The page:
News World Donald Trump gives two fingers to planet Earth with massive oil drilling plan
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Donald Trump gives two fingers to planet Earth with massive oil drilling plan

The Trump administration will ramp up offshore oil drilling.
The Trump administration will ramp up offshore oil drilling. Getty
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The Trump administration has unveiled plans to open up vast portions of United States offshore territory to oil and gas exploration – a move that has been pitched as the route to “energy dominance”.

The measure, which environmental groups have slammed as “beyond reckless”, will see 94 per cent of protected federal waters on the outer continental shelf (OCS) put up for sale to oil and gas companies.

It comes directly from the pen of Mr Trump, who in April last year signed an executive order opening up these waters to oil and gas drilling. This week’s announcement reveals the extent of the plans to follow through.

Donald Trump's signature on the executive order opening OCS waters to oil and gas exploration.
Donald Trump’s signature on the executive order opening OCS waters to oil and gas exploration.

Previously protected territory in the Pacific and Atlantic oceans, the Gulf of Mexico and off the coast of Alaska will now likely be the site of exploration and drilling.

The plan was announced by Mr Trump’s Secretary of the Interior Ryan Zinke – a man who until 2015 sat on the board of oil pipeline company QS Energy and who has refused to yield to the scientific consensus that climate change is predominantly caused by human activity.

Nevertheless, Mr Zinke’s announcement on Friday (AEDT) anticipated and attempted to appease the opposition of environmental groups.

“Responsibly developing our energy resources on the Outer Continental Shelf in a safe and well-regulated way is important to our economy and energy security, and it provides billions of dollars to fund the conservation of our coastlines, public lands and parks,” Mr Zinke said.

But environmentalists were not comforted, with the League of Conservation Voters (LCV) immediately condemning the move.

“The Trump administration’s dramatic expansion of offshore oil drilling is beyond reckless,” LCV spokesperson Alex Taurel said.

“To make matters worse, this announcement comes on the heels of reports that they’re also moving to gut commonsense offshore drilling safety standards put in place after the Deepwater Horizon tragedy that killed eleven people.

Trump's right hand man in cabinet Rex Tillerson (left) was formerly CEO of oil giant Exxon Mobil.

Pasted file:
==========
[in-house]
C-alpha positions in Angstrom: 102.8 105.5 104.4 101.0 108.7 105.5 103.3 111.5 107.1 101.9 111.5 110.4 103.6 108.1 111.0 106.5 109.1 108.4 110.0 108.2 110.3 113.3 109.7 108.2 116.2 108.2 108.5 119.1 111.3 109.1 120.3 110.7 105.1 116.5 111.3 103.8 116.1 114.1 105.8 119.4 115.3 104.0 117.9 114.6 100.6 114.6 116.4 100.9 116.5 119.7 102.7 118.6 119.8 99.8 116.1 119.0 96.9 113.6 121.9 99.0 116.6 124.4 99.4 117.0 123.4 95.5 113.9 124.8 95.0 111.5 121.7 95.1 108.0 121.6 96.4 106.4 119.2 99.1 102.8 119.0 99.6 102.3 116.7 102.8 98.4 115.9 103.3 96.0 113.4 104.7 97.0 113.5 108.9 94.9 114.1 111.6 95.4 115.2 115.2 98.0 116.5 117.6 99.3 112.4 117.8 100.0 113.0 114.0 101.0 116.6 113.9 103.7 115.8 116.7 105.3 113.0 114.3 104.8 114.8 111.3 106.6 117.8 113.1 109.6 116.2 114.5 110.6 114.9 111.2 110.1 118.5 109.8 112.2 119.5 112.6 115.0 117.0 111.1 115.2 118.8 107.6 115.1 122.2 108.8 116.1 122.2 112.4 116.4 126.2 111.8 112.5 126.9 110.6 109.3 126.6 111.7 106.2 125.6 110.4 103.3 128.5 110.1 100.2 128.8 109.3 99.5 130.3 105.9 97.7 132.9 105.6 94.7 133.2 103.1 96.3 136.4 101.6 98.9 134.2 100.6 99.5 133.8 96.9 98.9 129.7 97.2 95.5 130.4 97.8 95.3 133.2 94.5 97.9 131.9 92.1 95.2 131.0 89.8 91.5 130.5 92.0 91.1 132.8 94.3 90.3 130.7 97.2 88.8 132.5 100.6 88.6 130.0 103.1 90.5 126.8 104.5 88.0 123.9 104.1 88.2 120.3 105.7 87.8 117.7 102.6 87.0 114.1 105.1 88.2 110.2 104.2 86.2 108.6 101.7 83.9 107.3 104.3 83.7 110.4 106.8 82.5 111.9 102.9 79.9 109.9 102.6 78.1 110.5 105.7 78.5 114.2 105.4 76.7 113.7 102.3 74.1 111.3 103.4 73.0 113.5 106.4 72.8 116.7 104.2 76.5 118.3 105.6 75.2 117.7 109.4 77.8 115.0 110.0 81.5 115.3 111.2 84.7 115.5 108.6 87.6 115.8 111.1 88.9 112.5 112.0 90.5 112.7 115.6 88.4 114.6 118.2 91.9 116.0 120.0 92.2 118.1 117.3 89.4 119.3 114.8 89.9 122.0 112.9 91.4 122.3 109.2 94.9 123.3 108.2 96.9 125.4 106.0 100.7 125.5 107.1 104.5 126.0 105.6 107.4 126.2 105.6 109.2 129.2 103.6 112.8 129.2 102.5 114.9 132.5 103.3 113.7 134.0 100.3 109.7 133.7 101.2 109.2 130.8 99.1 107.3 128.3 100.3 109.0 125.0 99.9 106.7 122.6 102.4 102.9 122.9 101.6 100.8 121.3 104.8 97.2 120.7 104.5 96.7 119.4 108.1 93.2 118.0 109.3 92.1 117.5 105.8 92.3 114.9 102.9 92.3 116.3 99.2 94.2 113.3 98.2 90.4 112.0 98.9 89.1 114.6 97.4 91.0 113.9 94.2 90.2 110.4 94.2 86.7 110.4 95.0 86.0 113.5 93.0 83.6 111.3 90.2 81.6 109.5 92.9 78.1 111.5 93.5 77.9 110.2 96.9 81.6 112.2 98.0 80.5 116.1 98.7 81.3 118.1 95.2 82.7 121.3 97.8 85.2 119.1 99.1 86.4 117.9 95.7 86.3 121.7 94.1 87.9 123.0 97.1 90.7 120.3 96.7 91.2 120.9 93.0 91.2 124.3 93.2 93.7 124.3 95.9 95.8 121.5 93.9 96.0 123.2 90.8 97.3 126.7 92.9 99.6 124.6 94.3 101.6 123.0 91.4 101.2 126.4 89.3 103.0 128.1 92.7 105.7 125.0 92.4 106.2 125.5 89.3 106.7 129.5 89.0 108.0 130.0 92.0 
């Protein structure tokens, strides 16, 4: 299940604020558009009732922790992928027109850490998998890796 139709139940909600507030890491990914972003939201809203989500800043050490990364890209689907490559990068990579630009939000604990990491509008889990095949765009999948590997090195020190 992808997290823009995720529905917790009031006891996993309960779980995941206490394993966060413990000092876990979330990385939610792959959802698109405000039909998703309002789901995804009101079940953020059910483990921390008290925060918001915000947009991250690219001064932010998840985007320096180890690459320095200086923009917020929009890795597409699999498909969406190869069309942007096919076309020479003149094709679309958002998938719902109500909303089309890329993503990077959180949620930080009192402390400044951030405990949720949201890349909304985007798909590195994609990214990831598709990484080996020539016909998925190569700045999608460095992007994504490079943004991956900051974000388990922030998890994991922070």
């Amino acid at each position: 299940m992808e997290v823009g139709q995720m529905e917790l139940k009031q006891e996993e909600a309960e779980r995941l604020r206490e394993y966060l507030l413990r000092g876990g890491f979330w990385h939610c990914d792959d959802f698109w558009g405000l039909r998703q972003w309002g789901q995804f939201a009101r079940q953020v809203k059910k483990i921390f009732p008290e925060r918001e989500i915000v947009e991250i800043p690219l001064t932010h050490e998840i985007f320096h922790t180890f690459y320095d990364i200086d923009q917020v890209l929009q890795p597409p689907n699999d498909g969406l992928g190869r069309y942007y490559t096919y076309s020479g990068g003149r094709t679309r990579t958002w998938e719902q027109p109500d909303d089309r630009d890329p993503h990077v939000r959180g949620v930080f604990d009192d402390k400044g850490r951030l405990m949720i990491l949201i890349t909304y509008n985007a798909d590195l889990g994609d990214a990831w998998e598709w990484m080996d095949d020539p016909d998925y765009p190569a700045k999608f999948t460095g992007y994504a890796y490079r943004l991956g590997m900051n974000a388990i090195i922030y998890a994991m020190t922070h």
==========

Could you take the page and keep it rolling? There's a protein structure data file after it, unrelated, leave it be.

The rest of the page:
Trump’s right hand man in cabinet Rex Tillerson (left) was formerly CEO of oil giant Exxon Mobil.

“Seaside communities, businesses, and elected officials from both parties have consistently opposed risky offshore drilling because of the grave threat it poses to their way of life, our climate, and local economies that rely on tourism and fishing,” he said.

But it wasn’t just environmentalists who opposed the move. Florida’s governor Rick Scott, like Mr Trump a Republican, immediately came out against the plan, saying: “I have already asked to immediately meet with Secretary Zinke to discuss the concerns I have this plan and the crucial need to remove Florida from consideration.

“My top priority is to ensure Florida’s natural resources are protected, which is why I proposed $1.7 billion for the environment in this year’s budget,” he said.

Trump’s isolated position on climate change

The move to drill in protected waters is the latest in a string of anti-environment measures taken by the Trump administration, the most dramatic of which was the US withdrawal from the Paris climate change agreement.

Unlike Mr Zinke, Mr Trump has made little effort to appear moderate on the issue of climate change, most famously claiming, in 2012, that it was a hoax cooked up by the Chinese.

While Mr Trump has avoided dismissing climate change as a hoax since coming to office, his actions have indicated he does not consider it the dire threat scientists warn it is.

On top of withdrawing from the Paris agreement, one of Mr Trump’s first acts as President was to appoint noted climate-change sceptic Scott Pruitt to head up the Environmental Protection Agency.

He also appointed former Exxon Mobil chief executive Rex Tillerson as his Secretary of State, putting an oil man in arguably the second-most powerful seat in cabinet.

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